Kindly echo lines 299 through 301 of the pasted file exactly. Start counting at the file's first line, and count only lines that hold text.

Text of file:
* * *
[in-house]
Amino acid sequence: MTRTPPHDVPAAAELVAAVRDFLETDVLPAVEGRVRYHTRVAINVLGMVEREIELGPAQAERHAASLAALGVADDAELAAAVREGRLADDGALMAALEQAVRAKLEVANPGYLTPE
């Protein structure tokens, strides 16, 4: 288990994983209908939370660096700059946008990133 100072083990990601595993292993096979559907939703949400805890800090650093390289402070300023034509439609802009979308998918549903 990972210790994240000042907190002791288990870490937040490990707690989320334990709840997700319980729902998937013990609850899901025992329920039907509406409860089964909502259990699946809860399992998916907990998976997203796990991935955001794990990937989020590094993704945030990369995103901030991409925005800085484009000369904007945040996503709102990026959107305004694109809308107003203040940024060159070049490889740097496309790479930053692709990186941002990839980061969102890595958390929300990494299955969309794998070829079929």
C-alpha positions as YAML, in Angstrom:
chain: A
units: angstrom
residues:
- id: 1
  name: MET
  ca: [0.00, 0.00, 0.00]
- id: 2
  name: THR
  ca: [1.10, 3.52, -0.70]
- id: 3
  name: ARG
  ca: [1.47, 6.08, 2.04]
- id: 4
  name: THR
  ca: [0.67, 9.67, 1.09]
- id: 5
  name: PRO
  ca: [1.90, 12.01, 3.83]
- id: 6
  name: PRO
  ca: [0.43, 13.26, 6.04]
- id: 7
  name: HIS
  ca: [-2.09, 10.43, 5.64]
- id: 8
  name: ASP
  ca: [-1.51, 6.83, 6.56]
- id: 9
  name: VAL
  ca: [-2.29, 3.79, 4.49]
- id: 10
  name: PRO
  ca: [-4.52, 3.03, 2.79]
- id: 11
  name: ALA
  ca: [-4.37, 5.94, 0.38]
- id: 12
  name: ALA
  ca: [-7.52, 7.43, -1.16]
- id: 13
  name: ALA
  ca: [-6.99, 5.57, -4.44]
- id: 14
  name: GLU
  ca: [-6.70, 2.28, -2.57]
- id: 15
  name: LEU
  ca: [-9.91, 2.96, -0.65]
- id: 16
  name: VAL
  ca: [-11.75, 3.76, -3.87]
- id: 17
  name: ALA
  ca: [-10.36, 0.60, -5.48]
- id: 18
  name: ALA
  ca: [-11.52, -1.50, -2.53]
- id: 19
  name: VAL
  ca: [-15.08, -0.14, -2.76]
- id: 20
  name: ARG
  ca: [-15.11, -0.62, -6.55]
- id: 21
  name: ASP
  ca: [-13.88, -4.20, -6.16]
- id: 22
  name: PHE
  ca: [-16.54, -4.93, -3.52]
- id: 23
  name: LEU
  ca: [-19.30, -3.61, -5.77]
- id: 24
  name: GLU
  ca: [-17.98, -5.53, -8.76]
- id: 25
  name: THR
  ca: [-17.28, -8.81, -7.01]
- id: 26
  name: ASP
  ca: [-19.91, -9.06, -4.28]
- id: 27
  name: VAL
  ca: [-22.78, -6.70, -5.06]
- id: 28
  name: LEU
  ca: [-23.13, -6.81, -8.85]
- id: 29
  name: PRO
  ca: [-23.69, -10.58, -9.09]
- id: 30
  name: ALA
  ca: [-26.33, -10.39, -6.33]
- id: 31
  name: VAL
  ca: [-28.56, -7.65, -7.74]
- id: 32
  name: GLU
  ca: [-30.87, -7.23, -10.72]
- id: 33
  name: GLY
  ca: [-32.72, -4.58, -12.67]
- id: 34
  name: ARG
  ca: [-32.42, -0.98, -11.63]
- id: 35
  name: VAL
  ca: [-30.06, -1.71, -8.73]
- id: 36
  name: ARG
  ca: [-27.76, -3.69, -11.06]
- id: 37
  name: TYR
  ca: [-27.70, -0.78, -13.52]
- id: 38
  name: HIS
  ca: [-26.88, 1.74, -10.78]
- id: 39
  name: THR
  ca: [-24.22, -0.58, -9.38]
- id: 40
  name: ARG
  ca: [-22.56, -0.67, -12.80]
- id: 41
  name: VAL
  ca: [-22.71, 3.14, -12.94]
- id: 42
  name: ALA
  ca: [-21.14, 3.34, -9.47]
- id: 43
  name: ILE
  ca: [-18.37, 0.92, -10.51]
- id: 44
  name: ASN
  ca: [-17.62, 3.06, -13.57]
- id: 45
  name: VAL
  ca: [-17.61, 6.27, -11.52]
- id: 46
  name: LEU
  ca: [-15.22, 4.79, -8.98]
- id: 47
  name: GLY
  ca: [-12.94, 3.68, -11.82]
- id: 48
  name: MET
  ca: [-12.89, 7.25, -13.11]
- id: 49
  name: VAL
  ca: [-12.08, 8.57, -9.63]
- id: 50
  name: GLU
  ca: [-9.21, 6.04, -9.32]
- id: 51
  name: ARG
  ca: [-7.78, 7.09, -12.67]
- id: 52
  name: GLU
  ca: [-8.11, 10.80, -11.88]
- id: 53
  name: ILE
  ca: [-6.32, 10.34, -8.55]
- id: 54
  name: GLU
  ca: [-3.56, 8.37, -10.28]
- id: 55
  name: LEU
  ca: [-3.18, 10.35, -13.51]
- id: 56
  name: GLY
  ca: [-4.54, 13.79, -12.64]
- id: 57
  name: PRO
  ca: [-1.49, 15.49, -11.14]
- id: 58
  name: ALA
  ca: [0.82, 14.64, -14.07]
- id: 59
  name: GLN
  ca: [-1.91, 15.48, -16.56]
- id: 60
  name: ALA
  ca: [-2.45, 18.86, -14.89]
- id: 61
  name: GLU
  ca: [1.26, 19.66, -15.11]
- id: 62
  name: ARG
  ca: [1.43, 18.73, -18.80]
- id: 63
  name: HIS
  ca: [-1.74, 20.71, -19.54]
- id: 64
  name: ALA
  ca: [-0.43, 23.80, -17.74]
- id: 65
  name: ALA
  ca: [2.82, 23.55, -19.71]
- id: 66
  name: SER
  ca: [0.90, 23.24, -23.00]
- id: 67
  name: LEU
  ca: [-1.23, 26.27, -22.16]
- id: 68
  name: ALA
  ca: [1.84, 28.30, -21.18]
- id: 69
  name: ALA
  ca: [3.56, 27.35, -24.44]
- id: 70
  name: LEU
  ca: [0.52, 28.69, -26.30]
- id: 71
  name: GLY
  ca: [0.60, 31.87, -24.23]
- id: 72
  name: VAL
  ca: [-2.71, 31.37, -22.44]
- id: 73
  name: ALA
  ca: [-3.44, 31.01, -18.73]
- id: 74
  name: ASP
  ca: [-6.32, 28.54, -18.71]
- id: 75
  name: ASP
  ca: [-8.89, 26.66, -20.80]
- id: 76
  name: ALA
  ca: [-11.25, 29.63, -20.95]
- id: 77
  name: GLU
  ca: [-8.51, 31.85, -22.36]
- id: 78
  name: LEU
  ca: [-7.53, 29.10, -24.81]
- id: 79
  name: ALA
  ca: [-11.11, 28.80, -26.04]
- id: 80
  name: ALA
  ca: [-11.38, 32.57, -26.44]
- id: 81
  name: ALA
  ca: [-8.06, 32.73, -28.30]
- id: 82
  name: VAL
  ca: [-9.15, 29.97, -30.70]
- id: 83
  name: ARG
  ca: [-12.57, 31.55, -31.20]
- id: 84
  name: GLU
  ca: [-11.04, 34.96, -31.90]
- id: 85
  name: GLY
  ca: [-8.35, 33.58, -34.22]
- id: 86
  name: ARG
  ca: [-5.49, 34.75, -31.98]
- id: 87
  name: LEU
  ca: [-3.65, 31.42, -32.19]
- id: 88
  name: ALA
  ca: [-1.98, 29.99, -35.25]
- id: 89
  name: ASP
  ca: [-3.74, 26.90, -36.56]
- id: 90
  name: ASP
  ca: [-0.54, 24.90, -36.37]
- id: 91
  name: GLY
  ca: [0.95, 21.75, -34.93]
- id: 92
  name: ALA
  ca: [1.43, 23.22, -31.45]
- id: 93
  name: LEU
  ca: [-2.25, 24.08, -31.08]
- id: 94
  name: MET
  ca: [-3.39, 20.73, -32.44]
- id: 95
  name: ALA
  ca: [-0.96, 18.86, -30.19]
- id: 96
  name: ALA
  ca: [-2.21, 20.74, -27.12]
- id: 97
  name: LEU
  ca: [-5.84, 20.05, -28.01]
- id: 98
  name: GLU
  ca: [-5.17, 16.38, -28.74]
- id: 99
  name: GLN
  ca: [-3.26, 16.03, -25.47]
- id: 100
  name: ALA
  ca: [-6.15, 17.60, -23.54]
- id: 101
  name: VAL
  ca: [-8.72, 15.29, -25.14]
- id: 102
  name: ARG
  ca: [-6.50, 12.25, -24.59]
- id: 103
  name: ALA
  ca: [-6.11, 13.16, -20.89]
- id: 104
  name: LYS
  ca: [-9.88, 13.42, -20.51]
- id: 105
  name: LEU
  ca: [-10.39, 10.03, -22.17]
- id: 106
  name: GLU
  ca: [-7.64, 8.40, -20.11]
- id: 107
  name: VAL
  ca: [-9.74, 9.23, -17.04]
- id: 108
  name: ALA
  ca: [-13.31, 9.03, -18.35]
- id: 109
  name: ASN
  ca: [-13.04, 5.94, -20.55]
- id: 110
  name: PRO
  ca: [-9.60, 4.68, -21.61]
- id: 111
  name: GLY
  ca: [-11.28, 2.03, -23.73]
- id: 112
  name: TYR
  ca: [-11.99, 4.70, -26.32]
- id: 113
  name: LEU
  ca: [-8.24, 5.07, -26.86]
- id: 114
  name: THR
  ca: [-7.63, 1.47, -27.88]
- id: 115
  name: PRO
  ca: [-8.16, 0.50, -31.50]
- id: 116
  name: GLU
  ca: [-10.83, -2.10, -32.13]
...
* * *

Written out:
- id: 98
  name: GLU
  ca: [-5.17, 16.38, -28.74]